AD—What you fail to do, unsurprisingly, is present one of my concrete arguments, as opposed to a misinterpretation, and concisely point to its lack of purported “merit.” Instead, you simply issue a blanket statement that all of my arguments lack merit. Is that intellectual or a failure of intellect on your part?
If librarians keep their doors closed to the viewpoints expressed in The American Dissident, they are being hypocritical if they espouse the ALA statement, “libraries should provide materials and information presenting ALL POINTS OF VIEW.” How you can disagree with that is absolutely mind-boggling and a clear sign of intellectual impotence!
Still, the point I made was in regard to poetry and the library that provoked me to actually read the ALA’s statement in the first place. That library, Sturgis Library, subscribed to POETRY magazine and, although I’m tired of repeating it to the brick ALA Office for Intellectual Impotence wall, I shall do so once again: The American Dissident offers a completely opposite point of view regarding poetry. Rejecting it is an absolute violation of the ALA statement, which does not stipulate all points of view, unless we have no shelf space and no more money! It stipulates ALL POINTS OF VIEW… Period! How can you possibly not comprehend that? In fact, how can someone who cannot understand such a simple point be the director of an office called the Office for Intellectual Freedom? What don’t you understand regarding ALL POINTS OF VIEW? Ah, ole George Orwell to the rescue:
Inclusion Is Exclusion!
All Points of View Is Some Points of View!
Intellectual Freedom Is Intellectual Constraint!
From my personal experience, I would conclude, many, if not most, librarians are indeed hypocrites, BUT ONLY if they espouse your ALA Bill of Rights. Your argument of limited resources and limited space is nothing but a vacuous non-argument, one used to restrict intellectual freedom to the choices made by librarians, you know, those gatekeepers of thought, the ones who want to tell patrons what they can read and what they can’t read. And that of course is NOT intellectual freedom at all… unless we revert to Orwell, as in Intellectual Freedom Is Intellectual Constraint!
In essence, library directors are gatekeeper apparatchiks of the establishment. If you find that insulting, then maybe you should change jobs. Why you cannot understand that can only be explained by your lifetime service as a gatekeeper apparatchik of the established order! Likely, most library gatekeepers will not permit criticism of library gatekeepers on their shelves in their little fiefdoms, let alone entranceways, nor will they permit criticism of other local pillars of the community. Some of course will, but they are certainly rare.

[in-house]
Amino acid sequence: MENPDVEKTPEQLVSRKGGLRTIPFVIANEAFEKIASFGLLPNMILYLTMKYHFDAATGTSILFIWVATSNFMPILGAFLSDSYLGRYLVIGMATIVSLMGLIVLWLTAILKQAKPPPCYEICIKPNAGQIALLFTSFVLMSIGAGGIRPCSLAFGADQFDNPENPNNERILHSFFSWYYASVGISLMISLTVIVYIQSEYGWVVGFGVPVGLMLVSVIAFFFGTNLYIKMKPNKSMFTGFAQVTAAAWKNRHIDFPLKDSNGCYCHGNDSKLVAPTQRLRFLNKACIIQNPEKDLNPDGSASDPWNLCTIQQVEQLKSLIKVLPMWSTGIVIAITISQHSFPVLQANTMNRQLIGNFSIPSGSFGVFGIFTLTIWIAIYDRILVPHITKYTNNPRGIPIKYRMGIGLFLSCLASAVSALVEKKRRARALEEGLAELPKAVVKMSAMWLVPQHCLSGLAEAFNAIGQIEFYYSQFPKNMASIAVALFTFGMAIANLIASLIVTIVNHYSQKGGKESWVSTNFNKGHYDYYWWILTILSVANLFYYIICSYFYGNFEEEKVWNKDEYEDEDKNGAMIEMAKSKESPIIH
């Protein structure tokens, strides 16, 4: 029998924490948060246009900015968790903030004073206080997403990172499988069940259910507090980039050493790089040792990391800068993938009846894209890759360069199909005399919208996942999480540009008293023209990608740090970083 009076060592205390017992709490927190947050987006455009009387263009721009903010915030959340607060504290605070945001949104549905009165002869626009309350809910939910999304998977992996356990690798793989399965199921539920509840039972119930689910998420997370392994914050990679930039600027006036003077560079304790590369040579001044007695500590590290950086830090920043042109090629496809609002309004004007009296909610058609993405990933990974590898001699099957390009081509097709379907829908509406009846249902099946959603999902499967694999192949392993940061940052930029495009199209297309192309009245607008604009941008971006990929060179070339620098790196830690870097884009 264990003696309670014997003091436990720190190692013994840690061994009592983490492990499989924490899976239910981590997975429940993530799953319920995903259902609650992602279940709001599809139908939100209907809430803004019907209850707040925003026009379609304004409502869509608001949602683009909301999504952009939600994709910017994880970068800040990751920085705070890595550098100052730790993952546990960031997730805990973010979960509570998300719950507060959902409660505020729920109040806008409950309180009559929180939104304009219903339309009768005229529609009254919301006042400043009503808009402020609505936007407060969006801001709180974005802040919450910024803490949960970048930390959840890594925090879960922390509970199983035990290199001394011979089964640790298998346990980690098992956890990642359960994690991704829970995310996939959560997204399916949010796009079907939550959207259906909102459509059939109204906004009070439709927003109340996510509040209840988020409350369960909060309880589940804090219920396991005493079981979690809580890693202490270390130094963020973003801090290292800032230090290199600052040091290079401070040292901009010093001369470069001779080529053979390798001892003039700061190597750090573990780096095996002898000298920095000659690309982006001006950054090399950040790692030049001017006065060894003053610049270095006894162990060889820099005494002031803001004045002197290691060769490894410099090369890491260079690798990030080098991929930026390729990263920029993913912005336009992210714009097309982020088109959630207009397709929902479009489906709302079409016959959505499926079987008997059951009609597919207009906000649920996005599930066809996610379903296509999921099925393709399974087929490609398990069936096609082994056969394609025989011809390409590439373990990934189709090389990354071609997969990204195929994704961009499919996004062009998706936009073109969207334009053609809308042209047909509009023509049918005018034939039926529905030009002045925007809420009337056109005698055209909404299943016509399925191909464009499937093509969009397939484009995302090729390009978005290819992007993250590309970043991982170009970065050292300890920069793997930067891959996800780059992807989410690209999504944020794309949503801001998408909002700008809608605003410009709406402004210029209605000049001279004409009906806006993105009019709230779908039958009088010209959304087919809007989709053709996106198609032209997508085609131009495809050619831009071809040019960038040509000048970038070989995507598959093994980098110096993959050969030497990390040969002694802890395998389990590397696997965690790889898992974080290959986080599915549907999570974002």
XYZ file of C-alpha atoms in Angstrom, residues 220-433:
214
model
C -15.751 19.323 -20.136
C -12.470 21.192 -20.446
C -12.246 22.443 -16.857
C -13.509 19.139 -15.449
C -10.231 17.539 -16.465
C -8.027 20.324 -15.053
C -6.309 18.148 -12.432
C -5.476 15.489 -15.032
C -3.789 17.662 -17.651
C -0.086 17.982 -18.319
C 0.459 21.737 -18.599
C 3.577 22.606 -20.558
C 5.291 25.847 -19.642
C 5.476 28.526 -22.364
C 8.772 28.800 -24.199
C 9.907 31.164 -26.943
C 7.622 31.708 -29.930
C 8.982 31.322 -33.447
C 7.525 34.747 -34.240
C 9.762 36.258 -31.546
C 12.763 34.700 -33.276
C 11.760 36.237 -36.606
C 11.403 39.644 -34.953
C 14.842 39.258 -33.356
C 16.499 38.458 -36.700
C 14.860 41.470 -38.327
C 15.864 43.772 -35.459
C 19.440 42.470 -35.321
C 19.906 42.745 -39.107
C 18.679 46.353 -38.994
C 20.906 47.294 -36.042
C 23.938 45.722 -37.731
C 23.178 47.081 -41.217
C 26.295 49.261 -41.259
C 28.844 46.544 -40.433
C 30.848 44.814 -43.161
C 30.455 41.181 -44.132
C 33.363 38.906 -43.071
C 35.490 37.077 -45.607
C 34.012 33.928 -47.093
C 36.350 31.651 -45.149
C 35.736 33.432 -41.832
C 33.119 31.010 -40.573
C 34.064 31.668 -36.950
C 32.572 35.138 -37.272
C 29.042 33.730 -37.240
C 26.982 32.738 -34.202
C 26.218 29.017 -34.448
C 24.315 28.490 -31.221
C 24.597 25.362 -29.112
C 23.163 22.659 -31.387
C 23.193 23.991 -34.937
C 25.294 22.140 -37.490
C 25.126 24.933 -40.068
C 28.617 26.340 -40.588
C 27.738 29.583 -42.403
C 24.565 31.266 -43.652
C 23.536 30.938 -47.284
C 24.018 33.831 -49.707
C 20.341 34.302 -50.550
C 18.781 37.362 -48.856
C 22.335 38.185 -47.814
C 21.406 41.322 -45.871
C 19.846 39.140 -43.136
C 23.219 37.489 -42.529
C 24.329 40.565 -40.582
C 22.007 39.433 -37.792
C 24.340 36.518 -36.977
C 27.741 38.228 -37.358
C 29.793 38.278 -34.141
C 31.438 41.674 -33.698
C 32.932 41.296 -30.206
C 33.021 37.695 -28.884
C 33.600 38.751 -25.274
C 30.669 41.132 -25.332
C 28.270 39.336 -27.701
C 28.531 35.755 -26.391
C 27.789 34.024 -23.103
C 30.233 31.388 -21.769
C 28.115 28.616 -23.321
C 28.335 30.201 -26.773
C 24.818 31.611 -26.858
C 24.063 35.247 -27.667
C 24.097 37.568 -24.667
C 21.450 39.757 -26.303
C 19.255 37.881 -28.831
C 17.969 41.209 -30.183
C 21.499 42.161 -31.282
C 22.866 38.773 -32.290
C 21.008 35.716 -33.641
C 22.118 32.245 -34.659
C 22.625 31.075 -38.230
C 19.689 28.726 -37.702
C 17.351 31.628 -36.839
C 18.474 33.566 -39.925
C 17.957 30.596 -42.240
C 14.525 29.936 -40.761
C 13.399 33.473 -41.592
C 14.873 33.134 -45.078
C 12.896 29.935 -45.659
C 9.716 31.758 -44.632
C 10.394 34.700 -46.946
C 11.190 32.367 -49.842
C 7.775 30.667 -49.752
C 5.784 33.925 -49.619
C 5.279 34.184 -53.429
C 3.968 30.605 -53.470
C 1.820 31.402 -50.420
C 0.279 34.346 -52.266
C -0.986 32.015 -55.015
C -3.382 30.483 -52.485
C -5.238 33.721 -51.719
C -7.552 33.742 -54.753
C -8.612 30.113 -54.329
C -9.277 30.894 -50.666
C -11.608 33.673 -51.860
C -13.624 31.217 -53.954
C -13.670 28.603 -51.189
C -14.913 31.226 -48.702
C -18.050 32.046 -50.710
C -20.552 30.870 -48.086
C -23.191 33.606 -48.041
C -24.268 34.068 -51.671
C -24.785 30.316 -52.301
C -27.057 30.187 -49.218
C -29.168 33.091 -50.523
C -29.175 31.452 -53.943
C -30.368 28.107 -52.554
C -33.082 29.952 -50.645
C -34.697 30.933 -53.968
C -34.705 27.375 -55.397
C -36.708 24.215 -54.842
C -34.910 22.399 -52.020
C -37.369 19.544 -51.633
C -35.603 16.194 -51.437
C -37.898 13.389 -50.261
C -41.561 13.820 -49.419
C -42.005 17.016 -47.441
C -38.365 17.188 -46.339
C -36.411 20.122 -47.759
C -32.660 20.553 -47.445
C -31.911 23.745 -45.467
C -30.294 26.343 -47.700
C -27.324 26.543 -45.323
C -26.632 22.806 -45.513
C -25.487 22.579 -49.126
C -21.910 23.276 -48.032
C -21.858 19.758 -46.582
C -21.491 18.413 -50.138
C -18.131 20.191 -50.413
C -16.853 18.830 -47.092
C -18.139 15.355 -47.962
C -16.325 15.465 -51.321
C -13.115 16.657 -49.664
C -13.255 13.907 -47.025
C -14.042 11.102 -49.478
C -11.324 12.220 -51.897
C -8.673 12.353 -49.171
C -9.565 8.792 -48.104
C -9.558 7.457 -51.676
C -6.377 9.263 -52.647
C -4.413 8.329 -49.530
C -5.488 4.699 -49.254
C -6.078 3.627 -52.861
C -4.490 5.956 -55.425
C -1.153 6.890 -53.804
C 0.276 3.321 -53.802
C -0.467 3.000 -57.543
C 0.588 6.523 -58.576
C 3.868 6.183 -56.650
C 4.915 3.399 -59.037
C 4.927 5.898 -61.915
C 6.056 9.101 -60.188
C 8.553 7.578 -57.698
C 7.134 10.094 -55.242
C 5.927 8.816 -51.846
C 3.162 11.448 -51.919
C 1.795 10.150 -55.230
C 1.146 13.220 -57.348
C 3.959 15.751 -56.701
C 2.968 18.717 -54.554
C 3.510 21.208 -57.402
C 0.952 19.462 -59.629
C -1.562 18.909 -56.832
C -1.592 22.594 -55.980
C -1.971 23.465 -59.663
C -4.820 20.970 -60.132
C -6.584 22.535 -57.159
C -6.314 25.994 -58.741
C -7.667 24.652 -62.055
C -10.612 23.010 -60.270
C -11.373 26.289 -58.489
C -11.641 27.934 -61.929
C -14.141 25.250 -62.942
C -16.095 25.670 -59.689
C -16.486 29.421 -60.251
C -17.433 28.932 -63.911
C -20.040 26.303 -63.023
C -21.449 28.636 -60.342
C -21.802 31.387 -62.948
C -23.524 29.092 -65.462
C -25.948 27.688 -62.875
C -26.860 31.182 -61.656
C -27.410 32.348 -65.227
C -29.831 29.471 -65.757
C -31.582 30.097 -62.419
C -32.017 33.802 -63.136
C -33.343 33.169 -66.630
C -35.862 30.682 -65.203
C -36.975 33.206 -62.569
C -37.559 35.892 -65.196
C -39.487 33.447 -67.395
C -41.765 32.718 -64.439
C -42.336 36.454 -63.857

Your “reasonable boundary” argument regarding “all points of view” is a sign of reason deficiency (i.e., intellectual impotence)! That in itself is a mind-boggling thought, one that evokes the Komintern! Why must you and others like you brandish phrases like “all points of view” (i.e., inclusion), while arguing for “reasonable boundaries” (i.e., exclusion)? “Defending many points of view” does not by any means equal “defending ALL points of view.” And yet somehow you just cannot grasp that self-evident truth. You need help! ¡Ayuda!
JL—You assert, your publication presents the "other" side, some kind of dissenting opinion, and a forum for "vigorous debate." Having read some of your comments, cartoons, etc. (in which Toni Morrison is labeled a racist, for instance), I have to say that I've seen those viewpoints before, and in libraries. Nor do I see much evidence of debate - mostly just satirical accusations against some straw dog opinion. Is there some distinguishing quality of uniqueness or insight in your work? Maybe for some, but not to justify their inclusion in all libraries, or even the libraries you insist must include them.
AD—Toni Morrison utters highly anti-white racist statements, which has nothing to do with what I do or don’t do. Read some of those statements! Read the one in my cartoon! She is not a closet racist! She is an open racist. Ah, but she’s black, so gets a pass? Is that part of your intellectual freedom sphere? So, you’ve seen Morrison criticism in a library. Okay. But have you seen cartoons critical of local librarians in the library? Likely not because you and yours act as gatekeepers, assuring intellectual limits, not intellectual freedom. You make a gatekeeper determination by belittling what I write and cartoon—“mostly just satirical accusations against some straw dog opinion”—and thus rationalize censoring, banning, and keeping off the shelves of libraries. Bravo! No need for me to ask for your gatekeeper badge. I believe you, sir!
JL—Moreover, if there is some identifiable "perspective," a reasonable person might try to ascertain if that perspective is available in other library holdings. You've never mentioned undertaking that act of fundamental intellectual honesty. You have the freedom to speak, but seem to think that requires others to listen to you. That's not so.